India and Australia can work together on many issues, especially in the areas where they complement each other such as Australia’s know-how in vocational education can benefit in training the large young force in India and India’s skilled human-power can contribute in the growing service economy of Australia. Joint research in agriculture, climatic and environmental issues, joint-ventures in waste-disposal management, water management and food processing, standardizing business processes are some of the key areas where they two countries can work together.

What misconceptions do you feel the average citizen of this country has toward India and vice-versa?

An average citizen of any country has a stereotype image of the other country and its inhabitants. Indians and Australians are no exceptions to this. I would say generalizing about any country in any perspective would be wrong; whether it might be viewing Indians through the prism of Bollywood or reading Australians from the Goodes’ episode.

What would you like to see achieved in your remaining term as Consul General of India?

The people of our two countries have started engaging better with each other but are still in the process of understanding each other’s culture and strength. Though there is a palpable desire to move beyond the three C’s (commonwealth, cricket and curry) yet I will be very happy to see this understanding deepening so that the engagement can be more productive and long lasting in different spheres where the potential is still not optionally tapped.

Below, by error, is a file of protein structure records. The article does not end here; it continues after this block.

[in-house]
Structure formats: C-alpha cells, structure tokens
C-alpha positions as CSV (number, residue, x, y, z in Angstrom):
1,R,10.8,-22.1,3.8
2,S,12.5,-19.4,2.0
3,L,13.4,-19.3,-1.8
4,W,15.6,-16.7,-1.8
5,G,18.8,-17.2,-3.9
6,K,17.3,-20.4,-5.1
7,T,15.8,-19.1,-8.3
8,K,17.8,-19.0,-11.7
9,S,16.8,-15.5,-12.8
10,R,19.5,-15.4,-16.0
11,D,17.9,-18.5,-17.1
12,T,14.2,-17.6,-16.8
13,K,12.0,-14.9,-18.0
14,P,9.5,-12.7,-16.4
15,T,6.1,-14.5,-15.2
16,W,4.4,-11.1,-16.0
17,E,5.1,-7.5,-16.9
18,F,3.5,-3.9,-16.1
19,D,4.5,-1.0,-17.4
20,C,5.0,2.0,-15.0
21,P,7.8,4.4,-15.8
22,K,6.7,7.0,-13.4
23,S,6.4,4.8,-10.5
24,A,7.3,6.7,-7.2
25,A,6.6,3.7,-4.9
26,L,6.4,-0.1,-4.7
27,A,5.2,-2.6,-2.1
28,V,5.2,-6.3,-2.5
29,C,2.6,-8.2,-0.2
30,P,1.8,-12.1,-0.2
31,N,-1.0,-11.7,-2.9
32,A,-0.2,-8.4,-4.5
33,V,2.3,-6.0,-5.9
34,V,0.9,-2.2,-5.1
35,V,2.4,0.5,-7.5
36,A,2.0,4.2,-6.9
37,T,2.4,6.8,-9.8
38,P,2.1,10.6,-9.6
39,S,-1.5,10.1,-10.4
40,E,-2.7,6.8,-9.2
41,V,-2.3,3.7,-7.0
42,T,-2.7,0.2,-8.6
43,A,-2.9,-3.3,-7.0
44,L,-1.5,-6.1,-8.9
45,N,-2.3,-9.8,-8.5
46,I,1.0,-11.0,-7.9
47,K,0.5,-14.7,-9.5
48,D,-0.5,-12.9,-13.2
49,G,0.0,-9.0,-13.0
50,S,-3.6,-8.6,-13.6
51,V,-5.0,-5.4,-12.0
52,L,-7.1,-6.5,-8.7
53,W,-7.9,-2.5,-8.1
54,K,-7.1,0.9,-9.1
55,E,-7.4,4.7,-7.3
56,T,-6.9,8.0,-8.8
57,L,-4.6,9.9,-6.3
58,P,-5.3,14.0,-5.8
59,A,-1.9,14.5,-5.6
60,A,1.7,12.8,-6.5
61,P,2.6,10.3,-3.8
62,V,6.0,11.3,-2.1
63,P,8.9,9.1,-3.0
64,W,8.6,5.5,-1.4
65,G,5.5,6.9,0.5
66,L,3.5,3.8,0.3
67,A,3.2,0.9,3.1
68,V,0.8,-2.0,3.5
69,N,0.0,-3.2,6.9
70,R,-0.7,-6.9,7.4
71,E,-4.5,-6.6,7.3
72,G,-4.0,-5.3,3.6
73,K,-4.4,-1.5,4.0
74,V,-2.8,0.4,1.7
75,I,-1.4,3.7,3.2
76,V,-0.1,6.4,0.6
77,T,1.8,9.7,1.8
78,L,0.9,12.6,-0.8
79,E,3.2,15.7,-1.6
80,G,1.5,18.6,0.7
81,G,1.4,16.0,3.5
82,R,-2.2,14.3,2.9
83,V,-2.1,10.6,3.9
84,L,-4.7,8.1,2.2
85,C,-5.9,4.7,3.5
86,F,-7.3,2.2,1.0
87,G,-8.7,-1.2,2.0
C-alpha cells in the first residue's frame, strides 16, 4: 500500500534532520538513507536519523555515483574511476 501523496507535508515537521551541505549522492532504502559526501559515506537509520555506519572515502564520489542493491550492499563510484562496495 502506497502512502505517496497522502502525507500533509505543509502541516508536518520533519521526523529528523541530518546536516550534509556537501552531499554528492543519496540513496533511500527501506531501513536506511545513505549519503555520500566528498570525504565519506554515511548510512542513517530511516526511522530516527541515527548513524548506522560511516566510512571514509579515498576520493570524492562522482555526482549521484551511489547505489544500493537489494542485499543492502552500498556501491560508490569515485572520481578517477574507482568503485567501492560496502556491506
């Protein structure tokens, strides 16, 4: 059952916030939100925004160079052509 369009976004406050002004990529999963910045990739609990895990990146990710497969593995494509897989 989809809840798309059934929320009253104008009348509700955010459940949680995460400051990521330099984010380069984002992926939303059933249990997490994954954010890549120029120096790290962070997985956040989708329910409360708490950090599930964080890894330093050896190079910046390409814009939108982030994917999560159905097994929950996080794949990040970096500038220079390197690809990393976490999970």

Lastly, is there anything that hasn’t already been discussed that you would like to emphasize regarding the Festival of India?

Till now we have given the glimpse only of the Festival of India. The website of the Festival of India has been launched and the official launch of the festival will take place on 26 July in Sydney. Lot more information will be shared from the end of July onwards on the Festival of India.

Lastly, I would like to add that largely India is viewed through the prism of the Indian community in Australia, which puts an additional onus on the community to be the responsible brand Ambassadors of India. India is a large and dynamic sub-continent. It has to be understood in all its complexities and viewed in a broader sense to have a long lasting relationship to the maximum advantage of both.